First of all, sorry for the delay in reply. Been swamped with school and work which started up the day after BrBa ended.

      Second of all, DO IT! Submit your writing! There’s really nothing bad that can come of it except rejection, and it sounds like that’s not a big worry.

      I totally understand where you’re coming from though. I hate submitting my writing. I hate writing cover or query letters. I hate it all, anything that feels like the sales and marketing side of things. Sometimes I even have decent marketing ideas…I just don’t want to actually do them. I always think that if I ever have money, I will just hire a PR person or something. I just want to write, you know?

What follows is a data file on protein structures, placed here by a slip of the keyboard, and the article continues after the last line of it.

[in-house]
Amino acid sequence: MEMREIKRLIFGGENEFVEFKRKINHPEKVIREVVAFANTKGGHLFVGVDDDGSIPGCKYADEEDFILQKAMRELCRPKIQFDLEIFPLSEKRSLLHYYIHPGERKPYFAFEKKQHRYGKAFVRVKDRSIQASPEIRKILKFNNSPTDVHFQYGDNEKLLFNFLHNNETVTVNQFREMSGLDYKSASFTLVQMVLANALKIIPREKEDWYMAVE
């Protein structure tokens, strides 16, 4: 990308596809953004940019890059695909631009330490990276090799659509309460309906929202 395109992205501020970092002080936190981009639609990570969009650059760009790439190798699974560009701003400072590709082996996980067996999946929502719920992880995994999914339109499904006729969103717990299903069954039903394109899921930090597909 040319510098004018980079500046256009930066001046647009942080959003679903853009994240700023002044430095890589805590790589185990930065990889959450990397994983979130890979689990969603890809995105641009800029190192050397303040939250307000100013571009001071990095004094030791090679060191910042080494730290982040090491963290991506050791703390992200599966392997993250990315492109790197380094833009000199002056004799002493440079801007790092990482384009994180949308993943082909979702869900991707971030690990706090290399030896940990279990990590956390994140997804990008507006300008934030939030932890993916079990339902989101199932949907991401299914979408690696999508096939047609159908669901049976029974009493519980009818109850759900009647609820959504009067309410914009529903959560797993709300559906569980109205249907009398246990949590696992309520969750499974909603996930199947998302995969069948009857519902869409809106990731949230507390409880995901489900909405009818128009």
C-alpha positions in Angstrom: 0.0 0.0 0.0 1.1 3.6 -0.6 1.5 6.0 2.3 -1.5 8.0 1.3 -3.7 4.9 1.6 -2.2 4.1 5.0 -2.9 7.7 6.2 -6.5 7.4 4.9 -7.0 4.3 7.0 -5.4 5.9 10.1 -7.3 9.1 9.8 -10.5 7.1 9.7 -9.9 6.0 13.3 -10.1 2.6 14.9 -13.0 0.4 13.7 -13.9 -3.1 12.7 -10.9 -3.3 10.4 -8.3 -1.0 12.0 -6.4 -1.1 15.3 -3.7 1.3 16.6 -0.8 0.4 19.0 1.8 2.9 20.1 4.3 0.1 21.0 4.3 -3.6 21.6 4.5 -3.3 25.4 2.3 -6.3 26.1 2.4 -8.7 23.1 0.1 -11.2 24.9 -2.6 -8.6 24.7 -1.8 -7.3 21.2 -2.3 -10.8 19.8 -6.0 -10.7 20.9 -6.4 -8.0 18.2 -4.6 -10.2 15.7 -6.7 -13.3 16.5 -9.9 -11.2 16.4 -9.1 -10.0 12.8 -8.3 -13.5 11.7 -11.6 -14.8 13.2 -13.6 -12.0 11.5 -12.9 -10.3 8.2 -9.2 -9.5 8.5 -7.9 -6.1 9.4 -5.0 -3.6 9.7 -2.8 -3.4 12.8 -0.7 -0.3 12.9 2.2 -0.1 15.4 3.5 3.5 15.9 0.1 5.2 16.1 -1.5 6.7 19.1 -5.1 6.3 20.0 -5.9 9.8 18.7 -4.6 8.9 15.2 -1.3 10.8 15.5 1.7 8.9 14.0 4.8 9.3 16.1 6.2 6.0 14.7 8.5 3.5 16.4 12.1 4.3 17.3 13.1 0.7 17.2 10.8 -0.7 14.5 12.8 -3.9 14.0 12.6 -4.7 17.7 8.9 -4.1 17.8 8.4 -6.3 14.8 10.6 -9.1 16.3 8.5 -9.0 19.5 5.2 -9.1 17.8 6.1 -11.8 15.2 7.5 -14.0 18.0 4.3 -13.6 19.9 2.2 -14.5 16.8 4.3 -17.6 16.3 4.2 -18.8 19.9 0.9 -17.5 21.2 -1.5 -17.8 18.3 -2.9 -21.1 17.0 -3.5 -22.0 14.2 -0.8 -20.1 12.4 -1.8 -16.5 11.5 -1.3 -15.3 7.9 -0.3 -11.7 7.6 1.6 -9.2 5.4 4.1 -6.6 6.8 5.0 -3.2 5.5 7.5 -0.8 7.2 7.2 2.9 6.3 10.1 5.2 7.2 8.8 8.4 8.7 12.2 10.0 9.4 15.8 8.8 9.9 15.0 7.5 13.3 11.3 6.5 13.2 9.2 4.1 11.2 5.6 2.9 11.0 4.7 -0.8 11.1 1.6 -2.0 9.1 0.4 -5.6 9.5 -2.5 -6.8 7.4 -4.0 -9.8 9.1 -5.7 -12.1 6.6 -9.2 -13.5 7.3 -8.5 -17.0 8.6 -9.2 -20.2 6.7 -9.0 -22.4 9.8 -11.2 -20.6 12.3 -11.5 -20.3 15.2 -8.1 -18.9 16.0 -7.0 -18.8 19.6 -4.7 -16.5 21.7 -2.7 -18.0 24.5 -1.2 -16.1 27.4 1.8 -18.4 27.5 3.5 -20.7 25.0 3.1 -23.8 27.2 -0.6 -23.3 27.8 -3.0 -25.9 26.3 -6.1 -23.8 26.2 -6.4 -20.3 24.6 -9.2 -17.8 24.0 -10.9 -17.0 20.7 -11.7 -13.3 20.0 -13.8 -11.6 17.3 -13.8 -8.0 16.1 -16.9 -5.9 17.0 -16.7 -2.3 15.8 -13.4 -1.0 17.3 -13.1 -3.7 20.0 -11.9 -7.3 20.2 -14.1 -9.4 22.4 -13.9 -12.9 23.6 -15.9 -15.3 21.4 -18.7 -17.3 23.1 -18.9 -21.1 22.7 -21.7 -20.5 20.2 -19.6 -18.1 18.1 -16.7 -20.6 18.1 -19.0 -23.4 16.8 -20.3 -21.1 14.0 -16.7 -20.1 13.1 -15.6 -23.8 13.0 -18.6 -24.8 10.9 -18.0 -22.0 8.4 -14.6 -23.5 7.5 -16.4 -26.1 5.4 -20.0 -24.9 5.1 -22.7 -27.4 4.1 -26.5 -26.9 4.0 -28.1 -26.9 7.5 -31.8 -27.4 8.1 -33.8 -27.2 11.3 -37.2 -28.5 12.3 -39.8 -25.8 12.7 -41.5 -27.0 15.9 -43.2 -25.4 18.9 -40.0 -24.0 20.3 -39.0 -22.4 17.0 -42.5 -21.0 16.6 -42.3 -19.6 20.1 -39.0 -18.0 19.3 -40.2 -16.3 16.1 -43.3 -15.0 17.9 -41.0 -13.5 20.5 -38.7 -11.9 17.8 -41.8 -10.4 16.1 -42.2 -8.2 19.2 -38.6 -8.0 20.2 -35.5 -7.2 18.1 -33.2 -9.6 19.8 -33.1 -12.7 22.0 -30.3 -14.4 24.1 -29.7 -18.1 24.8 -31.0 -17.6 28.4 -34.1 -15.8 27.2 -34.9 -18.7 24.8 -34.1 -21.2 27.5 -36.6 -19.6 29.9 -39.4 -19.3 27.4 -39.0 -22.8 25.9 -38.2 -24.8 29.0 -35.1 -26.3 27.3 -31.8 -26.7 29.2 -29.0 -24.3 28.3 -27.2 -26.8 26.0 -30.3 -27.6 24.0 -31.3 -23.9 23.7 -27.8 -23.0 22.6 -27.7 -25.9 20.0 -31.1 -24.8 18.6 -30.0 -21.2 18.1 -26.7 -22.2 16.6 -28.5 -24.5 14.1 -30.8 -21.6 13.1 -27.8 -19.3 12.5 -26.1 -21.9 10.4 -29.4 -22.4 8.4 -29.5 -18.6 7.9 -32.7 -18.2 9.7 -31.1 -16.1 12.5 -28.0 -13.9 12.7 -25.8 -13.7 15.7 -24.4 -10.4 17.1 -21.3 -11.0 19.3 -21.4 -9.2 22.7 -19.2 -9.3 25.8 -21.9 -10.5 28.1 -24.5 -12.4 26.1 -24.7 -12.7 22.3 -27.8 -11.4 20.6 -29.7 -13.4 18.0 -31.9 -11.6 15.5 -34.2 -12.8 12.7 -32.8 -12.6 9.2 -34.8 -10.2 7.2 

So I usually don’t submit. I post on my blog here and then every once in awhile I’ll go and submit to a bunch of things. But the problem is, because I do it so sporadically (like once every other year), I often miss deadlines, or find out about stuff in time to submit but realize my piece isn’t ready yet, needs more editing, etc. I think if I was playing the submitting game more regularly, I wouldn’t keep missing all these opportunities. But it’s not easy.

      Still, DO IT!

      ~EJ